- Sodium Laurel Sulfate (SLS) is used to produce lather and bubbles in soap but permeates outer layers of the skin easily and is a skin irritant for people with sensitive skin or eczema
- Cocamide DEA sounds OK because it comes from coconut oil, but it is one of the top skin irritants—and some hugely popular and natural-sounding brands and soaps still contain it.
The Case for Investing in Good Quality Soap
Quality soaps like Eu2Be’s Shower + Soak Soap are made using 12th-century soap-making traditions that originated in the Spanish region of Castile.
Made with natural oils and ingredients — not skin cleaning detergents which are so popular in today’s shower gels and body wash products — Castile soap is an amazing, high quality and versatile cleansing agent.
Cleaning detergent blends found in many popular body washes and shower gels don’t actually contain real soap at all, but they do make a show of the quick, big bubbles and lather which we’ve come to equate with “good cleaning.”
According to a 2011 study published in the Indian Journal of Dermatology, soaps that are formulated with higher levels of fats or lipids, including those made from emulsified petrolatum, form more of a protective layer on your skin.
Eu2Be soap is real soap, made from saponified oils of olive, coconut, castor and organic palm. Then we infuse even more fatty goodness by adding skin-loving emollients like Babassu, Maracuja, Rice Bran and Buriti Seed Oils. And that golden color comes naturally from Buriti Seed, the Brazilian Tree of Life oil.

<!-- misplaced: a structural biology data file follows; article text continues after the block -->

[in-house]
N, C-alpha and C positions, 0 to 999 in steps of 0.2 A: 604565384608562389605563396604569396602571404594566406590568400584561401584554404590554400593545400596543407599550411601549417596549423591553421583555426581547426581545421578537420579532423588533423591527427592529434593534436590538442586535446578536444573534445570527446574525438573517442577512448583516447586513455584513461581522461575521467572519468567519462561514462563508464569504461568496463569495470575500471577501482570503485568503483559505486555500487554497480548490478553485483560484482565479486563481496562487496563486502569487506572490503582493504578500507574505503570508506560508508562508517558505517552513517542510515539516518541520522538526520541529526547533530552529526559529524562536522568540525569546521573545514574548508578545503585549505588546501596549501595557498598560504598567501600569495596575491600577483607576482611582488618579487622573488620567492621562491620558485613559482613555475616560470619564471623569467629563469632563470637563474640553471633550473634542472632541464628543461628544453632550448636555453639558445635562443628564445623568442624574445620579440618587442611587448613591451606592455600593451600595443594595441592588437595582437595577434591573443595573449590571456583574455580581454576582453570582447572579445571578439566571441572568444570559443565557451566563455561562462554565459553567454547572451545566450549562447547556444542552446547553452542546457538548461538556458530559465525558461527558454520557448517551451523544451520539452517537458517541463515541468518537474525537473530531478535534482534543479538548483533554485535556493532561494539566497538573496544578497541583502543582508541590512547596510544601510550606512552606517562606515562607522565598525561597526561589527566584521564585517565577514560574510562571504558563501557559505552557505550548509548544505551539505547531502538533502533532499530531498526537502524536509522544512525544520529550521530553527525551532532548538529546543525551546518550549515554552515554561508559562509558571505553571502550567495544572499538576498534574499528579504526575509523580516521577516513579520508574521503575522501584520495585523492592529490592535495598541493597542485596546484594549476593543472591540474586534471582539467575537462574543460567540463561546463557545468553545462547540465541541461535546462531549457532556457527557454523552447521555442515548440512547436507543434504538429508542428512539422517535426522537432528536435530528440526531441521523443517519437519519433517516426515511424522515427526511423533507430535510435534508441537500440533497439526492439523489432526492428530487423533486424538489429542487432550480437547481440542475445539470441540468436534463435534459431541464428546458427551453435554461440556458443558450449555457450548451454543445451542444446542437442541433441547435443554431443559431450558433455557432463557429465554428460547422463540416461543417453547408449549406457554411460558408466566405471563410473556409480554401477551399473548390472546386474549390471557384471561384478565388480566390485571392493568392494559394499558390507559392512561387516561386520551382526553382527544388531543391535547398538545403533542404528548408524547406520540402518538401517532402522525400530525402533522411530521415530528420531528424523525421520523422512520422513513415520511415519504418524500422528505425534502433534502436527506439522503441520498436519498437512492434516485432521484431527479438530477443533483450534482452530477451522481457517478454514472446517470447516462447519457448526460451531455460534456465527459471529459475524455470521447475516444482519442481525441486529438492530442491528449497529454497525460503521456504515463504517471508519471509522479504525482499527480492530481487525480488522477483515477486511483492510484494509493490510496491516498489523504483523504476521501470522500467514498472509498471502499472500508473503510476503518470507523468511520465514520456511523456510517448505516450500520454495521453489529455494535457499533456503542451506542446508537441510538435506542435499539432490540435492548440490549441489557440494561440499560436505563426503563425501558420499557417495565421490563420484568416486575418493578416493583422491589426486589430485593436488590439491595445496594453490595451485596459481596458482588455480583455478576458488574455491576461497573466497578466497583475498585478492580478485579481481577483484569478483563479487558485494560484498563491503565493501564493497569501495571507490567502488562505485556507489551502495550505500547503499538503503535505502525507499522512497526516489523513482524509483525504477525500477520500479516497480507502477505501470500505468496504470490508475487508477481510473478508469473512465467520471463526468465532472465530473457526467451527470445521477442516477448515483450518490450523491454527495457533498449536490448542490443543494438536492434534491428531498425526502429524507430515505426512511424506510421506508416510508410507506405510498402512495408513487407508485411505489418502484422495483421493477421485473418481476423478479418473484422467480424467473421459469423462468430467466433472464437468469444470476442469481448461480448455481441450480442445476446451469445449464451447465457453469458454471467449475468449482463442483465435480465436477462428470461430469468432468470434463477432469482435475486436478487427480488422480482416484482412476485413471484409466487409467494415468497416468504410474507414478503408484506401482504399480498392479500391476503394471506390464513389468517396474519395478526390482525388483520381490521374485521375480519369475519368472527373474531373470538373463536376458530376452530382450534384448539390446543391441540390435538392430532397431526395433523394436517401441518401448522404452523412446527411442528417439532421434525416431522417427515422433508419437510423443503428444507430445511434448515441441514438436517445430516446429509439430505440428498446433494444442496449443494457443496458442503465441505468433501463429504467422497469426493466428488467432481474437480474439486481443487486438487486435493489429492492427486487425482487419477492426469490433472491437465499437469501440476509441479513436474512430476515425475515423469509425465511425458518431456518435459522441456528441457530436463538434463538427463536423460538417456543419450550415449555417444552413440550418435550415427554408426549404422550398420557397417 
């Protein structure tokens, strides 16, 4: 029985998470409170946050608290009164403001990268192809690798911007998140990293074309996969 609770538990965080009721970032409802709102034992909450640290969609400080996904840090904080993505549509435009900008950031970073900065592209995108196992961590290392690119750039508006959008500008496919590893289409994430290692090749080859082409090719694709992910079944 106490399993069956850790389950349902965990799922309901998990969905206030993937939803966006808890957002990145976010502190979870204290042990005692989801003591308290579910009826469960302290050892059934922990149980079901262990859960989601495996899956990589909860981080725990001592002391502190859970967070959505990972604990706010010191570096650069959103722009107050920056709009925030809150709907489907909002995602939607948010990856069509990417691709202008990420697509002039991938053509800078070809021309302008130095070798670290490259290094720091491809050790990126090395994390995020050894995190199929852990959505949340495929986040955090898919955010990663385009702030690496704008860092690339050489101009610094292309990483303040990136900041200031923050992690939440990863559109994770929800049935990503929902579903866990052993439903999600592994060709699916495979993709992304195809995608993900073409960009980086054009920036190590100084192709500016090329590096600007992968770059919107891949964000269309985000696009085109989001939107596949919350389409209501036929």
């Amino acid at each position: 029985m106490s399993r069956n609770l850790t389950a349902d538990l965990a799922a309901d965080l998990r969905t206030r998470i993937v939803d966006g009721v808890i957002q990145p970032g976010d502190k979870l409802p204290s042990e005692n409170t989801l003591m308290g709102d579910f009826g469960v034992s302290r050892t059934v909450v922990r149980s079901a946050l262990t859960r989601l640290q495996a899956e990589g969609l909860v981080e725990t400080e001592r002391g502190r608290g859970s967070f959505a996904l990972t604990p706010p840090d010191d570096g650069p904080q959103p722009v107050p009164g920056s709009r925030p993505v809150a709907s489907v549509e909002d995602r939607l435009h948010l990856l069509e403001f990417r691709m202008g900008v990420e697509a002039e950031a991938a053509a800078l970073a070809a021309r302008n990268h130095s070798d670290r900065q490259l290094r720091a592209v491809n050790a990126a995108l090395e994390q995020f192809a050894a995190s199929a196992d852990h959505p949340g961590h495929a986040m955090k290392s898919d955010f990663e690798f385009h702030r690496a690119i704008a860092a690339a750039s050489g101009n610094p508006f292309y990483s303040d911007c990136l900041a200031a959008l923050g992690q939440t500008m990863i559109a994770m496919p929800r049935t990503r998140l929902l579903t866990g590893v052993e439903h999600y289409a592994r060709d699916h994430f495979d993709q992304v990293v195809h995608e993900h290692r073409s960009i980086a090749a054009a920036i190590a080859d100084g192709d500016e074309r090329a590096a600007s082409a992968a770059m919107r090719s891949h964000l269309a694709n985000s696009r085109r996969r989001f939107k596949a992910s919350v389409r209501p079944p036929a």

Gentle, moisturizing and naturally derived ingredients like these clean without stripping the natural oils that keep your skin protected which is especially important for sensitive skin.
Eu2Be’s soap is designed to clean it all — with added moisturizing benefits — from head to toe: Hands, face, body, hair, soaking in the bath, and great for maintaining a healthy clean while traveling.
An Original Girl Boss
When we think about modern history’s greatest pivot points, those moments that forever changed our lives for the better, major inventions are top of mind, like antibiotics, the first printing press, the airplane, the iPhone — and of course, the spork.
But some of our most powerful change agents don’t come in the form of technology or science, they happen in the quiet power of changing one’s mindset or habits.
Up until 150 years ago, few people gave it any thought. Yet, today we know that the simple act of hand-washing prevents millions, perhaps billions of cases of disease every year.
And we have none other than the great Florence Nightingale — an original 19th-century “Girl Boss” and founder of modern nursing — to thank for imploring people to make handwashing a healthy habit in the mid-1800s.
Before Florence, no one routinely washed their hands when preparing food, after handling animals, before eating, after coughing or sneezing, before delivering babies – and even doctors performing surgery didn’t scrub-in.
So if you want to make a big difference with your skin and wellbeing in a way that has rippling effects, develop the habit of washing your hands.